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Table 4 Frequency of participant characteristics by self-reported eating rate-category, within the total population and in men and women separately

From: Self-reported eating rate is associated with weight status in a Dutch population: a validation study and a cross-sectional study

  Self-reported eating rate P chi-square test
  Slow Average Fast
  n % n % n %
Totala
 Prevalence of overweightd 75 42.6 354 49.0 353 61.5 <0.01
 Prevalence of obesitye 18 10.2 89 12.3 102 17.8 <0.01
 Prevalence of smoking 19 10.8 56 7.7 58 10.1 0.23
 Education levelf
  Low 29 16.5 126 17.4 78 13.6 0.19
  Medium 44 25.0 220 30.4 172 30.0  
  High 103 58.5 377 52.1 324 56.4  
Menb
 Prevalence of overweightd 29 49.2 196 62.2 235 64.0 0.09
 Prevalence of obesitye 6 10.2 48 15.2 64 17.4 0.33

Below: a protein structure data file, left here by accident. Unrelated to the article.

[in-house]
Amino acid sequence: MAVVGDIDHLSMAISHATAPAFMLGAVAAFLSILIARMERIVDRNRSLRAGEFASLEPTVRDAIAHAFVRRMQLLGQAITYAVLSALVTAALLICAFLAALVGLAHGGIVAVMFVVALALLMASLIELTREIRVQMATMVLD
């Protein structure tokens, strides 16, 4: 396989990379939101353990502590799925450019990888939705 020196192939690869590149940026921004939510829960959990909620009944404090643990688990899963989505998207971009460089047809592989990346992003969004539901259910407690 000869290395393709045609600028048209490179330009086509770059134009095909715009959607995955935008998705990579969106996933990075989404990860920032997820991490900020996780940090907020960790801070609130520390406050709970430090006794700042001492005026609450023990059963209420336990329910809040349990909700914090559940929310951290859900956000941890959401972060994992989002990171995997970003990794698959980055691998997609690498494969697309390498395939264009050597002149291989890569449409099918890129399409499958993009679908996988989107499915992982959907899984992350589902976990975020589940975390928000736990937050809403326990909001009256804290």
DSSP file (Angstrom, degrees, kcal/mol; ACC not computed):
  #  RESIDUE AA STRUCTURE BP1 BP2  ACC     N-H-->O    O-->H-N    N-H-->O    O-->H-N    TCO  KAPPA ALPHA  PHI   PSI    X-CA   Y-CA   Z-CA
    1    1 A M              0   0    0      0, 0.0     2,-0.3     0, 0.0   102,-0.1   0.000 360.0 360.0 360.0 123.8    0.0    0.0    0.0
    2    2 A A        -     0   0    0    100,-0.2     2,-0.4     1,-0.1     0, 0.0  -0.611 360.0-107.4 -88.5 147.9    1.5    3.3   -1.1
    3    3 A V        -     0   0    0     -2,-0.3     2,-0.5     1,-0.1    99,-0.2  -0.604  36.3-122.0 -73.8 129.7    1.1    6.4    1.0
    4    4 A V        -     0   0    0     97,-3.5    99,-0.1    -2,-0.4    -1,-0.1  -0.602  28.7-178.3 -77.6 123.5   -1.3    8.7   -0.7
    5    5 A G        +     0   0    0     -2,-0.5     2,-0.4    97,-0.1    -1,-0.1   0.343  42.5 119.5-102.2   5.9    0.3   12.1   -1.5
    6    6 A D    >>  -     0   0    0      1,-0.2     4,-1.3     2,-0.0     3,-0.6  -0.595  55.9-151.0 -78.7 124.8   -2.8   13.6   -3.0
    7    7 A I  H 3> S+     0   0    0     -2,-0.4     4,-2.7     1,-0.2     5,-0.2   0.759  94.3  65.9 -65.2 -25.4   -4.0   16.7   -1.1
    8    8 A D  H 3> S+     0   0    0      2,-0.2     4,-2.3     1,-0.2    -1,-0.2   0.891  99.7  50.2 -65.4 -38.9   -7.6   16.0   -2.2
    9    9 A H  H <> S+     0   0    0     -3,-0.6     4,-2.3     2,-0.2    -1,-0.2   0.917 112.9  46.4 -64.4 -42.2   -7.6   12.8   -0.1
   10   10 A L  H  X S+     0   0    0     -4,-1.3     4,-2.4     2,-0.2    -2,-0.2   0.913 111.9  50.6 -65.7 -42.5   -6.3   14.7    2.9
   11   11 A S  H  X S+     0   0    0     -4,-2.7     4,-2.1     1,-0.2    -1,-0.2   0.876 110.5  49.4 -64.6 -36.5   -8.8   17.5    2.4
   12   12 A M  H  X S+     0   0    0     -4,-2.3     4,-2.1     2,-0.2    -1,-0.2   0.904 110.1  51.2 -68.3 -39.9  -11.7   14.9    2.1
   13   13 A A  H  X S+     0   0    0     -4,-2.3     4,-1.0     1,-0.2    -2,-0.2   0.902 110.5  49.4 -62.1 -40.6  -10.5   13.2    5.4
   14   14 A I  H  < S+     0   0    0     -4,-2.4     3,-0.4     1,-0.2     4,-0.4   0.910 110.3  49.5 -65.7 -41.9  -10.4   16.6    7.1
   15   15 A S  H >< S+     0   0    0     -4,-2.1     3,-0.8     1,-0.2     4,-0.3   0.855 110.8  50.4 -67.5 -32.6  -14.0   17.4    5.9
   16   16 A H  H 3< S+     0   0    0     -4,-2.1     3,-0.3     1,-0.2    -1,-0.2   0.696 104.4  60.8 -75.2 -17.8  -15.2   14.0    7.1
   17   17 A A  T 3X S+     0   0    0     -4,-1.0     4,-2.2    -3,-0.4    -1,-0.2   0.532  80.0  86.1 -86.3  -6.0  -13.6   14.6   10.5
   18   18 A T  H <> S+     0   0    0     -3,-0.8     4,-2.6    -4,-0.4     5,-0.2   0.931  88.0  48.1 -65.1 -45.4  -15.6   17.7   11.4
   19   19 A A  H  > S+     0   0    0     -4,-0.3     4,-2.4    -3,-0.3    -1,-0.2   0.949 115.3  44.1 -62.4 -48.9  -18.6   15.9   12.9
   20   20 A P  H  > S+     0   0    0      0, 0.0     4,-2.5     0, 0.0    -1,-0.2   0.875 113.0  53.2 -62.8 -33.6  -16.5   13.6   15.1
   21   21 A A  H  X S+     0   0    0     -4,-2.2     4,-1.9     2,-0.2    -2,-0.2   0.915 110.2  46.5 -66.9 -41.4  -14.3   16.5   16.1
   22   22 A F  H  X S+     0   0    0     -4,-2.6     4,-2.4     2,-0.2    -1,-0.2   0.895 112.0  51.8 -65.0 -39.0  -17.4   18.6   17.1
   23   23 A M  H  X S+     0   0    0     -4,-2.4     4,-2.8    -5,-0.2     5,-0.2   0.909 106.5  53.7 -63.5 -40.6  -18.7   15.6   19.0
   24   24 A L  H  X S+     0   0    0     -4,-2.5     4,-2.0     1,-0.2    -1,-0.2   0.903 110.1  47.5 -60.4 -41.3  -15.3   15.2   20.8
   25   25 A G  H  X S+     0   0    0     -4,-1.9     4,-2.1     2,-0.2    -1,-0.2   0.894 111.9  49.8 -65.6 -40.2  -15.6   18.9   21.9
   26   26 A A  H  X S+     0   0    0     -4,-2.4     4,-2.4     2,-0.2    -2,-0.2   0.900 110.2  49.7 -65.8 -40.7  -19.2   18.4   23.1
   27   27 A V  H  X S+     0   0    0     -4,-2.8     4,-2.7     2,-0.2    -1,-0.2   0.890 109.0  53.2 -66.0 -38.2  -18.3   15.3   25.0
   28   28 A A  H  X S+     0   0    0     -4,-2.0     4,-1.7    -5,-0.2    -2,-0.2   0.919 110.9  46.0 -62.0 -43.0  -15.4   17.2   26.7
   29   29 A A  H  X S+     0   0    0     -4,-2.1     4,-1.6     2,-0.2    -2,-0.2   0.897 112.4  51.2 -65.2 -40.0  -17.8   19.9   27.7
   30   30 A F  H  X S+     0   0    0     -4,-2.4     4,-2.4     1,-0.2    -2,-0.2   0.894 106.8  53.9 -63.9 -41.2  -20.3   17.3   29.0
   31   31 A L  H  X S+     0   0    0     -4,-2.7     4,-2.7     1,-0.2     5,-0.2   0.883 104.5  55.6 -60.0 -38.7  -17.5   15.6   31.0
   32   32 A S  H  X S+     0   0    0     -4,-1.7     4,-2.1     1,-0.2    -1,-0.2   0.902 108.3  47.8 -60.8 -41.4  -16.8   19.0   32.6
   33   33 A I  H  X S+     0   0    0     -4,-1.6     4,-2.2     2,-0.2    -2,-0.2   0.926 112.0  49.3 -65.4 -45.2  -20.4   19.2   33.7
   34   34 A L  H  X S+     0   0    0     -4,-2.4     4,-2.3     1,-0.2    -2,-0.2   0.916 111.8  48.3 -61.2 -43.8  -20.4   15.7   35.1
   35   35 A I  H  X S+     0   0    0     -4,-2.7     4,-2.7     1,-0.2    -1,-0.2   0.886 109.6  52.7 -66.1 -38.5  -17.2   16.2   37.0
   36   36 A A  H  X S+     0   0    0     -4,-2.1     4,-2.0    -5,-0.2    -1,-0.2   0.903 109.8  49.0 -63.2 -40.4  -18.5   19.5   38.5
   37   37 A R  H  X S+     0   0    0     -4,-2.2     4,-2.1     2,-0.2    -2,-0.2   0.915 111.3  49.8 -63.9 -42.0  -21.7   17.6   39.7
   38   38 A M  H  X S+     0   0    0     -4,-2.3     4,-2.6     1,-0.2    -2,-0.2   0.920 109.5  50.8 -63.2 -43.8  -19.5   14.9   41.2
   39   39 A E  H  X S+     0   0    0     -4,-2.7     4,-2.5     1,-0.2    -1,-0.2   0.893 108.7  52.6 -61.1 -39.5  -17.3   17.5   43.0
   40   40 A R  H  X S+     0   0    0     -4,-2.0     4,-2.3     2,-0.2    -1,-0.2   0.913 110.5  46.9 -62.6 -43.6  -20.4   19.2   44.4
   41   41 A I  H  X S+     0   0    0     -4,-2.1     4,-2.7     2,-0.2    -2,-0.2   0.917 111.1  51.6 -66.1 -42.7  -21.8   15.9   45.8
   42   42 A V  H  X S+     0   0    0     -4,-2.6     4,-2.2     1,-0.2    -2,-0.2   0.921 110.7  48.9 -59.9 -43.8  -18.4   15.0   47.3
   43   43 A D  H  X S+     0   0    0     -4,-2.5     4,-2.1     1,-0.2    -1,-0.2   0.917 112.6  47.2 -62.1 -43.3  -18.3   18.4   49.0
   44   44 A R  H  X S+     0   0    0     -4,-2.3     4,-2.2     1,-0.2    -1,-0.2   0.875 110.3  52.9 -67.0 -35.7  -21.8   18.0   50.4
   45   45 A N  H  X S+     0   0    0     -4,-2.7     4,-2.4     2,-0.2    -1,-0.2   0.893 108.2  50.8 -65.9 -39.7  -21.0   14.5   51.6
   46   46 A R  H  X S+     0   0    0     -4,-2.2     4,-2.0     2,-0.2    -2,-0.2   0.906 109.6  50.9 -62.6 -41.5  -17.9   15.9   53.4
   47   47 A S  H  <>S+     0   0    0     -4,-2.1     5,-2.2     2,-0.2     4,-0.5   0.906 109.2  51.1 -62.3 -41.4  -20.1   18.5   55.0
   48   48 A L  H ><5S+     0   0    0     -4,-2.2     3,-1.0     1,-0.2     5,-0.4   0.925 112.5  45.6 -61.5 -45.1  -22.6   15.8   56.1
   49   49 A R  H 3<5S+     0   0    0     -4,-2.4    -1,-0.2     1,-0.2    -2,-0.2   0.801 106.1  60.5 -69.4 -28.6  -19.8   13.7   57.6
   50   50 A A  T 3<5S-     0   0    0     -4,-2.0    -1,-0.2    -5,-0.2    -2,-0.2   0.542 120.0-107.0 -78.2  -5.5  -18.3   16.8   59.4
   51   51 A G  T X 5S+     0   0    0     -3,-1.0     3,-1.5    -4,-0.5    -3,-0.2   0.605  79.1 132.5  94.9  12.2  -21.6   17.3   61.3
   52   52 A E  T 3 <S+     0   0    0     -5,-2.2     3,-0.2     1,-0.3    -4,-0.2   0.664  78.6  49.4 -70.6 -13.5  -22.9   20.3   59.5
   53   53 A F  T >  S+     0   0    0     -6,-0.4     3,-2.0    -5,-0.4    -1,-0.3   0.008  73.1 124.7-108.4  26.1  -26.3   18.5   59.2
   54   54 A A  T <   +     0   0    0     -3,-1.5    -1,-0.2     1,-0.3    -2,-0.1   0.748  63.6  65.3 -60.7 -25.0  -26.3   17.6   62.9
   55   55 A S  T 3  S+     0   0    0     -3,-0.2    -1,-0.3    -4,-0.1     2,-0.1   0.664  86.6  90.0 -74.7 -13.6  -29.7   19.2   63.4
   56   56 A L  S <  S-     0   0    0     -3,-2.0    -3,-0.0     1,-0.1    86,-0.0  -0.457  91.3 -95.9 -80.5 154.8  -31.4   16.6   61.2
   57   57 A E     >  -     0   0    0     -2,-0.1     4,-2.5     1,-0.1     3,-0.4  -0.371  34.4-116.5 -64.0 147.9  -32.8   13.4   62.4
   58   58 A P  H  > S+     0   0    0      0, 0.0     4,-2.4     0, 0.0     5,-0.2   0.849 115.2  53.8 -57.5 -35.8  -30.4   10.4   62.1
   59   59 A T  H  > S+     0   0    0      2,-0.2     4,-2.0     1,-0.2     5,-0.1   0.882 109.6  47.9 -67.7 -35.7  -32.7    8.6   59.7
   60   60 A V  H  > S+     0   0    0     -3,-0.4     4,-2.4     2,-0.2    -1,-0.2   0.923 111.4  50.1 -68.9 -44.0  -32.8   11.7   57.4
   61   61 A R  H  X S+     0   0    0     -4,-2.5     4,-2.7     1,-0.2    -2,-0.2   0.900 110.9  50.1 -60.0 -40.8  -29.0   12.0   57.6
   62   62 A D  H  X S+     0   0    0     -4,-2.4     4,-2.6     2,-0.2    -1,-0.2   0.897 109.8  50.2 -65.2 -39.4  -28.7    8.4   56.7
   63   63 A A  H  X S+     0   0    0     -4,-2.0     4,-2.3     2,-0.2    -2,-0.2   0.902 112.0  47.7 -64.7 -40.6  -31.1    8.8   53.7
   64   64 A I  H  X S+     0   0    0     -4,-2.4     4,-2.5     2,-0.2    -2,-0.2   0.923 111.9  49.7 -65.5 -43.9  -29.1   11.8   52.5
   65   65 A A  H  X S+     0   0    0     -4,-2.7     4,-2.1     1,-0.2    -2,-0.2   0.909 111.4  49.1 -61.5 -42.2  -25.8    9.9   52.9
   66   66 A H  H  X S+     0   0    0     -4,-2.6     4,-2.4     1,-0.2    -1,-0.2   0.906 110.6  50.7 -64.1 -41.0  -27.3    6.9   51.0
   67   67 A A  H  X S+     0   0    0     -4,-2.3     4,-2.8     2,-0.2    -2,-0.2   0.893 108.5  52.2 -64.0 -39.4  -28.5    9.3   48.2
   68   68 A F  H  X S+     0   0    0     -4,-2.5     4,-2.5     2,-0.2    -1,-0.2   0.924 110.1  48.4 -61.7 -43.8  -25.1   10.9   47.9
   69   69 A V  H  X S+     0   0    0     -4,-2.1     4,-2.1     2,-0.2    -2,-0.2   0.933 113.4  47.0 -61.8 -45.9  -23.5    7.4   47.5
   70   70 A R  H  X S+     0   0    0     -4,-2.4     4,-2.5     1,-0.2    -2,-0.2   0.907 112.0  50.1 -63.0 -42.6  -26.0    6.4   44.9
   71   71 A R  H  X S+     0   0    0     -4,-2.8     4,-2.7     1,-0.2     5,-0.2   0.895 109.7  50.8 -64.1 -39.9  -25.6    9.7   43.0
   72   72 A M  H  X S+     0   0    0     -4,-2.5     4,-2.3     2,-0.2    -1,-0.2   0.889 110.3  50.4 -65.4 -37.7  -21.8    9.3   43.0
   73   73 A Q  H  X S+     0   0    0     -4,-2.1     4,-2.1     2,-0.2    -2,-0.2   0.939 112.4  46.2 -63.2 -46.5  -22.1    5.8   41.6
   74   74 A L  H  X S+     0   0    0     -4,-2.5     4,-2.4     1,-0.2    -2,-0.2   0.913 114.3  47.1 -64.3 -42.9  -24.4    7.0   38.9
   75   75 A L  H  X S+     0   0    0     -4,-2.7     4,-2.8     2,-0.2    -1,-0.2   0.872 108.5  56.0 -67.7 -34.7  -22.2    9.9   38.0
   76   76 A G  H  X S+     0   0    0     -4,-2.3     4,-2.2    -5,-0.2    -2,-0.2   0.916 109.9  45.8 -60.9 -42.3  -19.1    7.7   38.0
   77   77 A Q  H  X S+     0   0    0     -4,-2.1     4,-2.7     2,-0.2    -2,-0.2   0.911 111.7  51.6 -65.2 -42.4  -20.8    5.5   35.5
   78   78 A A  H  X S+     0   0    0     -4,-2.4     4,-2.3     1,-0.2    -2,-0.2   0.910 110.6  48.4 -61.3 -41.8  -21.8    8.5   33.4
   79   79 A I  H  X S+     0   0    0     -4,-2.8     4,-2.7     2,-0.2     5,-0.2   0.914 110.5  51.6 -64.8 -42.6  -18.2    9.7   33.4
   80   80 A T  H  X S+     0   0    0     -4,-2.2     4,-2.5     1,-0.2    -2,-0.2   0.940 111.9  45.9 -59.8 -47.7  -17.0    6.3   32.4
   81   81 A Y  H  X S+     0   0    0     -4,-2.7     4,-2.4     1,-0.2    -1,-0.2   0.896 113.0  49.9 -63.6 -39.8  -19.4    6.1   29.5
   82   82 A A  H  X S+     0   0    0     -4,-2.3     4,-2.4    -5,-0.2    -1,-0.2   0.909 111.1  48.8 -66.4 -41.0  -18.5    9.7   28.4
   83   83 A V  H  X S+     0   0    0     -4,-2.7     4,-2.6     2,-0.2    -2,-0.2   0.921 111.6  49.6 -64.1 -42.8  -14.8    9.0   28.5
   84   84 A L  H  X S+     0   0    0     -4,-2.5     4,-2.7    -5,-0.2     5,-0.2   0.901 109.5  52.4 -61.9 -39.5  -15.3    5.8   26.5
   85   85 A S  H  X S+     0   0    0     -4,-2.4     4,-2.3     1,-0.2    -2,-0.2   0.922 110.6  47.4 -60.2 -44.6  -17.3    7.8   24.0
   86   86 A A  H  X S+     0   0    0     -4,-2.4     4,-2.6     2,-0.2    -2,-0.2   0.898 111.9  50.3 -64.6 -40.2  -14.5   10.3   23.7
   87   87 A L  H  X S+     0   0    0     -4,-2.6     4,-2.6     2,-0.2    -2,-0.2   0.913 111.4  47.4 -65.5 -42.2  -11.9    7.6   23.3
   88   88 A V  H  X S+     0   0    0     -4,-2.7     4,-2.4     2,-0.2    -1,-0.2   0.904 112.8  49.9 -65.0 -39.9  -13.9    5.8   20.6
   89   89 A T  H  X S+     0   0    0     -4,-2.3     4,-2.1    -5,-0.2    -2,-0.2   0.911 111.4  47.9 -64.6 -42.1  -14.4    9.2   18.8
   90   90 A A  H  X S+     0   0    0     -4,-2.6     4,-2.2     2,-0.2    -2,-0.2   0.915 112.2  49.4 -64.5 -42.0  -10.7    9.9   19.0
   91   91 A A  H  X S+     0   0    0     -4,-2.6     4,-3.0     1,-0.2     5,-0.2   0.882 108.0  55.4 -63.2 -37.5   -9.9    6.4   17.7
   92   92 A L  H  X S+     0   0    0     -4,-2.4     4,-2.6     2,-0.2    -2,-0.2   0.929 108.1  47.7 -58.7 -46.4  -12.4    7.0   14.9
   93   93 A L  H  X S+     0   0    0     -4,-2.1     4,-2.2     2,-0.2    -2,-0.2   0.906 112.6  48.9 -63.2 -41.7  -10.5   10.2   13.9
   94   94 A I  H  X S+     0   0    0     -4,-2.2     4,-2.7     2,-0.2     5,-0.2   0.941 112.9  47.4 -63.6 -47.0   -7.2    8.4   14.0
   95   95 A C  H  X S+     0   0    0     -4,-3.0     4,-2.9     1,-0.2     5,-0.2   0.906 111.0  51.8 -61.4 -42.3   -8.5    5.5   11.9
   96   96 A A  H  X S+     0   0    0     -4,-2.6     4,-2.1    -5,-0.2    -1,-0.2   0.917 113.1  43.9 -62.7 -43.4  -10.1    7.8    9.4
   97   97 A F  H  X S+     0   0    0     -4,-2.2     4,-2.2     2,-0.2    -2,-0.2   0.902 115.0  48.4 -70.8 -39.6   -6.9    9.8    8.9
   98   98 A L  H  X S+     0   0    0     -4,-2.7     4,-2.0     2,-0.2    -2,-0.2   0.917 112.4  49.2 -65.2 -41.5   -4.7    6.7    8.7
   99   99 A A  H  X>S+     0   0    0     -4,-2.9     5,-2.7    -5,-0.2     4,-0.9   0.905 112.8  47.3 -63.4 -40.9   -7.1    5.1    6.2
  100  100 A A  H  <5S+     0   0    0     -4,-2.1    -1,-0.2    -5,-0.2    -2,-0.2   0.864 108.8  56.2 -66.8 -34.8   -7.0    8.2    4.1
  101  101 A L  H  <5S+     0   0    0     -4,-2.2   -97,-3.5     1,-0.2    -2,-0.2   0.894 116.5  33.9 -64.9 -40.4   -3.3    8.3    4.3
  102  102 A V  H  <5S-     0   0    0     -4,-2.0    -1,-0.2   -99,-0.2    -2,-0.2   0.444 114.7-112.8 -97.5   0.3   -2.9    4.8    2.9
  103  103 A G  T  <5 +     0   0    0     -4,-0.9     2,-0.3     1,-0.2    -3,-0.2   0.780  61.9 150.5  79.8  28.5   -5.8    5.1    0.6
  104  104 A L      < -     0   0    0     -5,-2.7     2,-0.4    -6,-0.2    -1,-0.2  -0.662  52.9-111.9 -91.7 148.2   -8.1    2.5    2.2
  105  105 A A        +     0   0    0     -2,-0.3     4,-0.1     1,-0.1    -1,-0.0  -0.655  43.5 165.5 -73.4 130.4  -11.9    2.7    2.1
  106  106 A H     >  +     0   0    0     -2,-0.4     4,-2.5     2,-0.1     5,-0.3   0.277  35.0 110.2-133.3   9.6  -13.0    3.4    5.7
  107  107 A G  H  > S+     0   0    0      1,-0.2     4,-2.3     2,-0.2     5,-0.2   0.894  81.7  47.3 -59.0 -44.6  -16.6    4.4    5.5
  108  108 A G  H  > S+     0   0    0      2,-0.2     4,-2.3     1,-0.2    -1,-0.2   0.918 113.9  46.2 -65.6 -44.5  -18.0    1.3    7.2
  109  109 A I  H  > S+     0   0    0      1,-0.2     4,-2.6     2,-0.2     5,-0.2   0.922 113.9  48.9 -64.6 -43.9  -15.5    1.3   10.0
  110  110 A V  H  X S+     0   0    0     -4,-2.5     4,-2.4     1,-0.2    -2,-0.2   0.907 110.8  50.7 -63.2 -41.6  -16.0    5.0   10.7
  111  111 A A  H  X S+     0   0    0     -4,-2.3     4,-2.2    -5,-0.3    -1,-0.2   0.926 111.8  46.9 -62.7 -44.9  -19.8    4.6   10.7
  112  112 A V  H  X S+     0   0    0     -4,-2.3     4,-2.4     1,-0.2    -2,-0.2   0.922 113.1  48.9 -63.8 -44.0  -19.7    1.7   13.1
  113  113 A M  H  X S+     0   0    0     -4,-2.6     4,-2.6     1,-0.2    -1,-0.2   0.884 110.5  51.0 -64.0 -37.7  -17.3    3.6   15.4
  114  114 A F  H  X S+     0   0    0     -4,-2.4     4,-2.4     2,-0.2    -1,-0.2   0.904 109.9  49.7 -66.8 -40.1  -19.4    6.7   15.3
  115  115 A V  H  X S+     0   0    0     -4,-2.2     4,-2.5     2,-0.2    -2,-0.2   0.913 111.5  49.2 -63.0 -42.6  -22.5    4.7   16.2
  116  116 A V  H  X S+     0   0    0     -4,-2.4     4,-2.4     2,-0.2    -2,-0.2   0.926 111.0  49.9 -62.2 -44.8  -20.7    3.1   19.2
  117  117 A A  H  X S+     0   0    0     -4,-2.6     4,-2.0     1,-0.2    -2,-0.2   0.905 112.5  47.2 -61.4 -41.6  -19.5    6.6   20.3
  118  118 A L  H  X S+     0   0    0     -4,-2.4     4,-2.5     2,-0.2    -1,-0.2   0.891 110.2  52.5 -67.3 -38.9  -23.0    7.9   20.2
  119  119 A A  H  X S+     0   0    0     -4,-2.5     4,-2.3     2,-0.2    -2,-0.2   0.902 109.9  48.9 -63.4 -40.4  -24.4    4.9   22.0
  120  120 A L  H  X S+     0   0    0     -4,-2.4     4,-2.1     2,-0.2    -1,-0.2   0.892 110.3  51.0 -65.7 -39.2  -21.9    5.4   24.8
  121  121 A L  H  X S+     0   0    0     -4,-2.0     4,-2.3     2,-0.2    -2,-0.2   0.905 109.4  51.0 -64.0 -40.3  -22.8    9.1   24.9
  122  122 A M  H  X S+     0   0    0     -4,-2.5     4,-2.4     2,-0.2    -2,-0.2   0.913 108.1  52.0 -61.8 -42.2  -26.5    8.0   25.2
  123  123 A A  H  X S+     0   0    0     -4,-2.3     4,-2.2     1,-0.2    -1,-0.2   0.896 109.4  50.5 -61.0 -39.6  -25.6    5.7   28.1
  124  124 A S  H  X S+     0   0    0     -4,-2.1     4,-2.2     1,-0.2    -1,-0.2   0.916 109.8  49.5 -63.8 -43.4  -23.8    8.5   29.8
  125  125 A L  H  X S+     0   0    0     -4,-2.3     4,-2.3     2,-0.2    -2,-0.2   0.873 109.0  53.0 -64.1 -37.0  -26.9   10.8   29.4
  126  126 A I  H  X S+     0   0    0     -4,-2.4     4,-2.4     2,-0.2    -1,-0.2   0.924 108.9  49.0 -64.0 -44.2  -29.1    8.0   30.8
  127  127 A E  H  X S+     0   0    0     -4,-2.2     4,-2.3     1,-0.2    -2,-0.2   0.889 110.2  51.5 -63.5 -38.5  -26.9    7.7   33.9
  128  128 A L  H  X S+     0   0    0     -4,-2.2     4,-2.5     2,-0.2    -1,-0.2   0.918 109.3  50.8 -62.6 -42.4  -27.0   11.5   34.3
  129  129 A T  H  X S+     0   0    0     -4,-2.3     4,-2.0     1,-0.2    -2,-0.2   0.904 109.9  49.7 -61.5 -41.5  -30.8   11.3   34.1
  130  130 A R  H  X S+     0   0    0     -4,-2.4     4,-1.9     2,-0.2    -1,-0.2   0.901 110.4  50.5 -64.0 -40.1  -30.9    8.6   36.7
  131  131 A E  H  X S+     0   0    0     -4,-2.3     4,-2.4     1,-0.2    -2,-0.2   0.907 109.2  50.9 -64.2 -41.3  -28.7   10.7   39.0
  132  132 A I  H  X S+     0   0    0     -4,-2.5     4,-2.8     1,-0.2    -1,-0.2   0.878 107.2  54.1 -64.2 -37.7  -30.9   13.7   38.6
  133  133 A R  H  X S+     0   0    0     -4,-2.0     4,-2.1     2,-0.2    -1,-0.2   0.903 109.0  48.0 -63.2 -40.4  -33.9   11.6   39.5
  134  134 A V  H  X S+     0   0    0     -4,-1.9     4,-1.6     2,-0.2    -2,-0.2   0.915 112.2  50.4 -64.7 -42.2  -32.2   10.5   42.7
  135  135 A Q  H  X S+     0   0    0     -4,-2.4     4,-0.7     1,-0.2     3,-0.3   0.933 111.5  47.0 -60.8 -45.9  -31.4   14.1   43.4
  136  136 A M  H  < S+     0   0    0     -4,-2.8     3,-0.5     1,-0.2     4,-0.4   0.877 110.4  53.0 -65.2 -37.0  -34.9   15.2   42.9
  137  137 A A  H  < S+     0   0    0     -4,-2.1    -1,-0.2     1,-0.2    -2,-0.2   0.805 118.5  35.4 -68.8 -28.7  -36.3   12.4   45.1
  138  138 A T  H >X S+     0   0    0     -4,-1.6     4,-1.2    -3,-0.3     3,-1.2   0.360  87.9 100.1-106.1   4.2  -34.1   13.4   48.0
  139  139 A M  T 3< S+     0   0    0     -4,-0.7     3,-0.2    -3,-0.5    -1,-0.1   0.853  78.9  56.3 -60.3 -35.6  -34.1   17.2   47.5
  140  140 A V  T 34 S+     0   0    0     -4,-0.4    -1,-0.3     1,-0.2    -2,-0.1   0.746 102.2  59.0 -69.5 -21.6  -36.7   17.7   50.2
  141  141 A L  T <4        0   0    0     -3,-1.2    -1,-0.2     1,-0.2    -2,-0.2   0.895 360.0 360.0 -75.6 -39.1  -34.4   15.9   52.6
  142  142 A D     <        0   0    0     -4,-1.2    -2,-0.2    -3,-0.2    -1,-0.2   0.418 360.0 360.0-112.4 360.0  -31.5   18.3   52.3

Prevalence of smoking 6 10.2 31 9.8 40 10.9 0.71
 Education levelf
  Low 12 20.3 52 16.5 47 12.8 0.37
  Medium 13 22.0 92 29.2 112 30.5  
  High 34 57.6 171 54.3 208 56.7  
Womenc
 Prevalence of overweightd 46 39.3 158 38.7 118 57.0 <0.001
 Prevalence of obesitye 12 10.3 41 10.0 38 18.4 0.01
 Prevalence of smoking 13 11.1 25 6.1 18 8.7 0.16
 Education levelf
  Low 17 14.5 74 18.1 31 15.0 0.46
  Medium 31 26.5 128 31.4 60 29.0  
  High 69 59.0 206 50.5 116 56.0  
  1. aSlow, n = 176; Average, n = 723; Fast, n = 574
  2. bSlow, n = 59; Average, n = 315; Fast, n = 367
  3. cSlow, n = 117; Average, n = 408; Fast, n = 207
  4. dBMI ≥25 kg/m2
  5. eBMI ≥30 kg/m2
  6. fEducation level: low (i.e., no education, primary education, lower or preparatory vocational education, or lower general secondary education), medium (i.e., intermediate vocational education or apprenticeship, or higher general secondary education or pre-university secondary education) and high (i.e., higher vocational education or university)